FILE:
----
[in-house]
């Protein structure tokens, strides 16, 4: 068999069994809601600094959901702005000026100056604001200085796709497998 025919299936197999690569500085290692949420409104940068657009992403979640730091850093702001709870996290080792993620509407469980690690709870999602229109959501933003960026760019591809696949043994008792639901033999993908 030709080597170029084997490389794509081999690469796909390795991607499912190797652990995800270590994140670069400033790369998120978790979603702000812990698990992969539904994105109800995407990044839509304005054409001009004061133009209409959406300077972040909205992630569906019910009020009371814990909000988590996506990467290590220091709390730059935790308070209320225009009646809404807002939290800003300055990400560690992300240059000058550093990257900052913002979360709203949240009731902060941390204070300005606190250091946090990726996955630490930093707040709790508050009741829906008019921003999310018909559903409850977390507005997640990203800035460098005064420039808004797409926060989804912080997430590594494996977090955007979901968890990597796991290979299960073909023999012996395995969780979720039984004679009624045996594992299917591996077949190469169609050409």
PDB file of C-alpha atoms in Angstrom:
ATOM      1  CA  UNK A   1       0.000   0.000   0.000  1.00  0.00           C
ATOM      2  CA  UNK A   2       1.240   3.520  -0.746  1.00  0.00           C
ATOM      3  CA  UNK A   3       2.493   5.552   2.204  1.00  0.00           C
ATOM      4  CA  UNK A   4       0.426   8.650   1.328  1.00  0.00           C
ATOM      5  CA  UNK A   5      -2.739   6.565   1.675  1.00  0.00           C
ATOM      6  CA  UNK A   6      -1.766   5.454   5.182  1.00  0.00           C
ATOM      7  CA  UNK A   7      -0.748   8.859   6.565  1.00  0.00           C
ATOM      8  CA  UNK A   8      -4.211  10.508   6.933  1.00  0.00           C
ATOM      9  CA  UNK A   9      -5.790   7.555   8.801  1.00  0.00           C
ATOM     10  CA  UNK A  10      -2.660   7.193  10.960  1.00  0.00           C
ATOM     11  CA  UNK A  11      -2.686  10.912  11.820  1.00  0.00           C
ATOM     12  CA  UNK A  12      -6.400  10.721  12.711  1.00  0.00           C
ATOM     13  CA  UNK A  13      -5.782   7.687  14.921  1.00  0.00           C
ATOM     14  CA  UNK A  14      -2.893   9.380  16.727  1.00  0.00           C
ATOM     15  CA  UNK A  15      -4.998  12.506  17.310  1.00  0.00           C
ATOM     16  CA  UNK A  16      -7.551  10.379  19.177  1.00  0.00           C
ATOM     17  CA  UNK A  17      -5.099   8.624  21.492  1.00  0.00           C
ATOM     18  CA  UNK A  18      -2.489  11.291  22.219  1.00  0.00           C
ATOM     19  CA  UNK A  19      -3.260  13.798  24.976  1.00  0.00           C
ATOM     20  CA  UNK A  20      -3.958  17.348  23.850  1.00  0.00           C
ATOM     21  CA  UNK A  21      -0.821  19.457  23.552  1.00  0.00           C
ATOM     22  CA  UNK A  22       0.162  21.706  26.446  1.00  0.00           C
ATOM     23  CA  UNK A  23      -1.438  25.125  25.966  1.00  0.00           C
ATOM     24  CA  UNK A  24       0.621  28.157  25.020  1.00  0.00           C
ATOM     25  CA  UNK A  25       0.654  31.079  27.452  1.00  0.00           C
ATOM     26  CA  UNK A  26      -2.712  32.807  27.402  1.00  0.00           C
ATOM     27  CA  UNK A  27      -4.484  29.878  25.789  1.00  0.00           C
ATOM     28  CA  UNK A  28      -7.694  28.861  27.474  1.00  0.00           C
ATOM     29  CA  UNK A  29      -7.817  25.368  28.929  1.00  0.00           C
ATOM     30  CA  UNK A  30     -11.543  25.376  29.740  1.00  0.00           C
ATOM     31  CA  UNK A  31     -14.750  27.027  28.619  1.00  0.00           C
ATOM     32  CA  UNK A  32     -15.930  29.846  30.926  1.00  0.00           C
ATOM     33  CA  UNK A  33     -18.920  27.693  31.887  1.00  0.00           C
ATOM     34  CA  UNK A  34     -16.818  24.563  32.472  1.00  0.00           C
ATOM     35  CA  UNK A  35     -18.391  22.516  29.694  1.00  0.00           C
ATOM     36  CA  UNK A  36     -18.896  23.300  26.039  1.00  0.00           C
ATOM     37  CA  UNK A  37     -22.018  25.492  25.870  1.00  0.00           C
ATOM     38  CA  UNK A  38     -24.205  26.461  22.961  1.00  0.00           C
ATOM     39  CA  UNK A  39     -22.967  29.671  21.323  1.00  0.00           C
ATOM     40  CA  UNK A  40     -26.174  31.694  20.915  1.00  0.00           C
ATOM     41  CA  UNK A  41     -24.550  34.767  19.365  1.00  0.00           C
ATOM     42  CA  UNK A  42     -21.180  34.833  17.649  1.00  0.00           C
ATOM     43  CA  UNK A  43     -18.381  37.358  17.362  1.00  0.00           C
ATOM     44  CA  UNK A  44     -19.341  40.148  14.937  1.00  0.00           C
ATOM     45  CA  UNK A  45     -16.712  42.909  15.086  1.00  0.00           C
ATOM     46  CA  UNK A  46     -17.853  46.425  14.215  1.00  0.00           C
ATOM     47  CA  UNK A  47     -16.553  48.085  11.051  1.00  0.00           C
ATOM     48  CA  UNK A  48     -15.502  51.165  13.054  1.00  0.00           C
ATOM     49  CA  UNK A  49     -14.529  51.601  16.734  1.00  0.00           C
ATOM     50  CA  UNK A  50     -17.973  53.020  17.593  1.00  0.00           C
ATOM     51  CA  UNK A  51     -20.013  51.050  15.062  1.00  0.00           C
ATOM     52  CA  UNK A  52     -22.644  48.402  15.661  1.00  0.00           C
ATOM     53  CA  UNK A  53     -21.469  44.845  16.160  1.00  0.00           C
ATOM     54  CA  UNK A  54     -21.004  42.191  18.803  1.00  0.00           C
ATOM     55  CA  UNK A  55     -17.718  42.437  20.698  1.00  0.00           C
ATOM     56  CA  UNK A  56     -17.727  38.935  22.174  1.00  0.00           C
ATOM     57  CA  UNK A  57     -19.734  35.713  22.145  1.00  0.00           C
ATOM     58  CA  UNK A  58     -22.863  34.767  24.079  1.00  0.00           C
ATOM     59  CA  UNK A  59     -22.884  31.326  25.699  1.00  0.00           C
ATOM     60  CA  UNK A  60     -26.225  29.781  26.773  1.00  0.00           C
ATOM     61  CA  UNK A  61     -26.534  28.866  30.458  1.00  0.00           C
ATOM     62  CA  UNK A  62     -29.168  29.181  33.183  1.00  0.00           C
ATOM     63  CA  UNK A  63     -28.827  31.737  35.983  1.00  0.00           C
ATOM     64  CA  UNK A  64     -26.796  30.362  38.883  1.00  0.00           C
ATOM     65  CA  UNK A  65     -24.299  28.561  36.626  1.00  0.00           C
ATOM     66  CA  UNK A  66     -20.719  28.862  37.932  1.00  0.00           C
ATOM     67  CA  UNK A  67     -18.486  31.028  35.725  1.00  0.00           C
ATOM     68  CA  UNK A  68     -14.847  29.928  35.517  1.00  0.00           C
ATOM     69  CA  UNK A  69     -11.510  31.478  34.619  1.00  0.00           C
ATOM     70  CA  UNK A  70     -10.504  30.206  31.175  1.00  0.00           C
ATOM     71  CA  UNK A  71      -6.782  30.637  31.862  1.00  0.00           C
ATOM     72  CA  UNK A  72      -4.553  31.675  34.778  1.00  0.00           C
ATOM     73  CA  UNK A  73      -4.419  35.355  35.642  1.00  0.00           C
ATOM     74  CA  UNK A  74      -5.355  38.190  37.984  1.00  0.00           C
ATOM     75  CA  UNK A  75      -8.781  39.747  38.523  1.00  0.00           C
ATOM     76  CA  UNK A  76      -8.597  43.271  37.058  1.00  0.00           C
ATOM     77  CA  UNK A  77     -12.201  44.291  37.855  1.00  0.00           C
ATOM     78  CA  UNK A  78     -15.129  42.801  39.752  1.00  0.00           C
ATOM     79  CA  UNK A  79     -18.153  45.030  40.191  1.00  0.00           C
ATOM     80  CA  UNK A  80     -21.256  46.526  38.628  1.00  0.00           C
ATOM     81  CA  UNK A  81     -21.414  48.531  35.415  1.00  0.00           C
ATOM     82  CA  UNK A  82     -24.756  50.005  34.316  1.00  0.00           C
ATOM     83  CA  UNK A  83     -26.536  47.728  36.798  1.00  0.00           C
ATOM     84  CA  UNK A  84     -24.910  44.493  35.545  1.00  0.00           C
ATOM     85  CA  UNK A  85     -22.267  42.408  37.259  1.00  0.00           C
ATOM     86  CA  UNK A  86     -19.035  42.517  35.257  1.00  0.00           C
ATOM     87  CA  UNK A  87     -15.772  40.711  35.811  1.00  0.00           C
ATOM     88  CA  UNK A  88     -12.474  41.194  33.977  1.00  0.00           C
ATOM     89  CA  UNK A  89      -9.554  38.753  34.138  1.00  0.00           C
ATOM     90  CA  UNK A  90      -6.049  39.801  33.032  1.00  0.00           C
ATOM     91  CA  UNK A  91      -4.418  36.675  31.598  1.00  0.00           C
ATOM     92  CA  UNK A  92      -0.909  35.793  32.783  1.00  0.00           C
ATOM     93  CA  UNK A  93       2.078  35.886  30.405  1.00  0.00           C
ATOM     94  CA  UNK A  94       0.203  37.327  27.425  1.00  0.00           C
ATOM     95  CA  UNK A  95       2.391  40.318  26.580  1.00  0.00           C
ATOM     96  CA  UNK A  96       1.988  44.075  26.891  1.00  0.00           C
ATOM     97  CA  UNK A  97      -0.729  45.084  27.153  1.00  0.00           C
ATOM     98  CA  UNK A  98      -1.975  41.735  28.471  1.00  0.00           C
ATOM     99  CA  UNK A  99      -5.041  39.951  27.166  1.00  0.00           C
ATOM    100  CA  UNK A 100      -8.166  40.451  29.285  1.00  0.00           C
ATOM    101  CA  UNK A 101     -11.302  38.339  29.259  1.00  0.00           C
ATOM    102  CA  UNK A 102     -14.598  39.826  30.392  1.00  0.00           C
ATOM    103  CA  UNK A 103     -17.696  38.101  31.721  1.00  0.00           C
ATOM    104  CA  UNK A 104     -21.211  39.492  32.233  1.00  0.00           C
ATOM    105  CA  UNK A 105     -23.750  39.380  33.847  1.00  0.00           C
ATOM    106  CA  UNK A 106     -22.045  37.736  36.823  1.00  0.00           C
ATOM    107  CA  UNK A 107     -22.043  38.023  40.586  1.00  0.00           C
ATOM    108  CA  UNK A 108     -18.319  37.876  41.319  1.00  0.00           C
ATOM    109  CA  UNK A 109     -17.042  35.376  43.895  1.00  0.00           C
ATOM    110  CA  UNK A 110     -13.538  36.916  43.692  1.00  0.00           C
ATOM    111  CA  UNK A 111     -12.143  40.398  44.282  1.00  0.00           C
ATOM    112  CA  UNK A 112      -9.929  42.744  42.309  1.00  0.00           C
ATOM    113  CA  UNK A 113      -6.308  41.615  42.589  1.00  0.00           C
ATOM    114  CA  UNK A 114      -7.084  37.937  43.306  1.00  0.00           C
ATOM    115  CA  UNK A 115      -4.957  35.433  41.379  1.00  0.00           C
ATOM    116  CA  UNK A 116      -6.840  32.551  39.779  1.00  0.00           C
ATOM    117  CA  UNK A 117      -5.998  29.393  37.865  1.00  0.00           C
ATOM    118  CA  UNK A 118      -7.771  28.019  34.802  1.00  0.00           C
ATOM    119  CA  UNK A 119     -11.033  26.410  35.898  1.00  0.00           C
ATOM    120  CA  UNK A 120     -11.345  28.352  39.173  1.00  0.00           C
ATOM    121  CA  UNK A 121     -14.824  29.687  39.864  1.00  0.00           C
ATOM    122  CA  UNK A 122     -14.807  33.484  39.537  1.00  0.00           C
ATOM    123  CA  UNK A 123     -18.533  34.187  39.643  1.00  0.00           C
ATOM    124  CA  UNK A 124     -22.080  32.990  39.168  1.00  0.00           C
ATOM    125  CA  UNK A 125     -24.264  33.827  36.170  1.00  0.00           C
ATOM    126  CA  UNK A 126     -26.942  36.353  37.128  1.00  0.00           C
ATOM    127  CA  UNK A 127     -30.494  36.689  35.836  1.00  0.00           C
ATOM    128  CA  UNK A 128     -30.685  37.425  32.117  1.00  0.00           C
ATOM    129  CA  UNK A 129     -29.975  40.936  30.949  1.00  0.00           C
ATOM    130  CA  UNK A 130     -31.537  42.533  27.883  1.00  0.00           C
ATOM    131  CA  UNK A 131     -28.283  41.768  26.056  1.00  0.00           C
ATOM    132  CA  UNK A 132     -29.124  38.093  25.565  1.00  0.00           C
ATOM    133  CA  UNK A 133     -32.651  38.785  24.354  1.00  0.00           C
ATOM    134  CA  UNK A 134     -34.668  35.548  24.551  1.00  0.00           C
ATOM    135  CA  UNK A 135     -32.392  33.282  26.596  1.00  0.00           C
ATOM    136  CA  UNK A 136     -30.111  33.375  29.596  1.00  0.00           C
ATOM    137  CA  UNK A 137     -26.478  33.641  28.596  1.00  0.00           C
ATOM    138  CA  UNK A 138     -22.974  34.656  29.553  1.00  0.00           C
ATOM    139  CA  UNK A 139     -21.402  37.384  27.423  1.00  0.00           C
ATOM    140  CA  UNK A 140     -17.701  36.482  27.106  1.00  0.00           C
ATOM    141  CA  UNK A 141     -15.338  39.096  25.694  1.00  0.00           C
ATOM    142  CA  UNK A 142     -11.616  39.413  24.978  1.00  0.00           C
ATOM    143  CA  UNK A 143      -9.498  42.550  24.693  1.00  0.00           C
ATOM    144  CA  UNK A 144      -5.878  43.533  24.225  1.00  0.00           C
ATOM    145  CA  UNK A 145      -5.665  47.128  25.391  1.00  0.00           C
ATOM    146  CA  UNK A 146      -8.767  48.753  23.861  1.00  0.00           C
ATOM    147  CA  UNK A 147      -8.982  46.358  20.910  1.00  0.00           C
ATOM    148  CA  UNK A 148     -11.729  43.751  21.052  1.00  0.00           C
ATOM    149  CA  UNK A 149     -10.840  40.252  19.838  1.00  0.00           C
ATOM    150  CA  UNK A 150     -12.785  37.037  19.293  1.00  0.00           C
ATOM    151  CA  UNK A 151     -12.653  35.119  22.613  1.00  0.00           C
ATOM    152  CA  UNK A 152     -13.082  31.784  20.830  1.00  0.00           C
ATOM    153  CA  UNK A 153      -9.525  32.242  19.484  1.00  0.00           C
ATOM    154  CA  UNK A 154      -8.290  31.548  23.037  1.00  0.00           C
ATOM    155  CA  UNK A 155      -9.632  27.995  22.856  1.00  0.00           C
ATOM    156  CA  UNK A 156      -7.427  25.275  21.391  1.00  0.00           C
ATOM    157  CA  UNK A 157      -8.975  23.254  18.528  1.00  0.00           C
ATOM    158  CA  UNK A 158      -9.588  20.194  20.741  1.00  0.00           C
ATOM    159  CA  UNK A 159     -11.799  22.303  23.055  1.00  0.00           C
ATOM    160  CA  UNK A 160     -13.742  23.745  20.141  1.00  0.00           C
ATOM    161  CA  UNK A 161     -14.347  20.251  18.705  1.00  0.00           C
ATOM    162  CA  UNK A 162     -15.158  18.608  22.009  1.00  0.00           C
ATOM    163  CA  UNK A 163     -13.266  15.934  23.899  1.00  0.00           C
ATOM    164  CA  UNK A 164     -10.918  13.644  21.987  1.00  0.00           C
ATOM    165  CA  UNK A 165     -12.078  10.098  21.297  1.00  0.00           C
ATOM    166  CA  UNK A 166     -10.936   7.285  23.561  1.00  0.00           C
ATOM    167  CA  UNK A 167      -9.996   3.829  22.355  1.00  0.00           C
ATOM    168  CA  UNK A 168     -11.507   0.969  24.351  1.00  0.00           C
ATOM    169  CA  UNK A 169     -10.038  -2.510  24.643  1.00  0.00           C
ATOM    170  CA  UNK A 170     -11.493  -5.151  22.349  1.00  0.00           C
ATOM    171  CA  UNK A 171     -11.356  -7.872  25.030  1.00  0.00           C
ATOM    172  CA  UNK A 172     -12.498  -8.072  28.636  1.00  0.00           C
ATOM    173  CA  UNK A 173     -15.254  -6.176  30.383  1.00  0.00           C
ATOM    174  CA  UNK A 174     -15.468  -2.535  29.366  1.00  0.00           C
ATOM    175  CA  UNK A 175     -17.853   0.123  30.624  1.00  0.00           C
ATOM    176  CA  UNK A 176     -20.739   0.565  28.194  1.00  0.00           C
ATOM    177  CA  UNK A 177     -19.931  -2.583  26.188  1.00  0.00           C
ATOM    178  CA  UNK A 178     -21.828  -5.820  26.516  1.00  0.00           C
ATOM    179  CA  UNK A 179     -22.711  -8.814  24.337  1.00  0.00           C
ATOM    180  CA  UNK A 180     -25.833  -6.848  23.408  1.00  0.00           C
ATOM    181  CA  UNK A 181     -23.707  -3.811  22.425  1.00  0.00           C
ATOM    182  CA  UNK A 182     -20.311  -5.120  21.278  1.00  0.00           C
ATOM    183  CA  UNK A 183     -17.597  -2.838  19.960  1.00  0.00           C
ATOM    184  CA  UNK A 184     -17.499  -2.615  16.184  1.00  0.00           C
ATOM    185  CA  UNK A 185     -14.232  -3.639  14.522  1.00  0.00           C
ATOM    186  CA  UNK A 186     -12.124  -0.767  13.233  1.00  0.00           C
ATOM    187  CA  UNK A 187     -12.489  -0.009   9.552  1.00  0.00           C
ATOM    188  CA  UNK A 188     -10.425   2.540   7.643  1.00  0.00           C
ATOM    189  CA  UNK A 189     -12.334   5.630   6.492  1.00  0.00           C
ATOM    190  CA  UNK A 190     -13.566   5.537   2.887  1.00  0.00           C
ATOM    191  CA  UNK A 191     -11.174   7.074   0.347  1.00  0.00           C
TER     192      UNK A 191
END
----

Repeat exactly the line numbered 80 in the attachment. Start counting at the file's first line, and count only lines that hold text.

ATOM     77  CA  UNK A  77     -12.201  44.291  37.855  1.00  0.00           C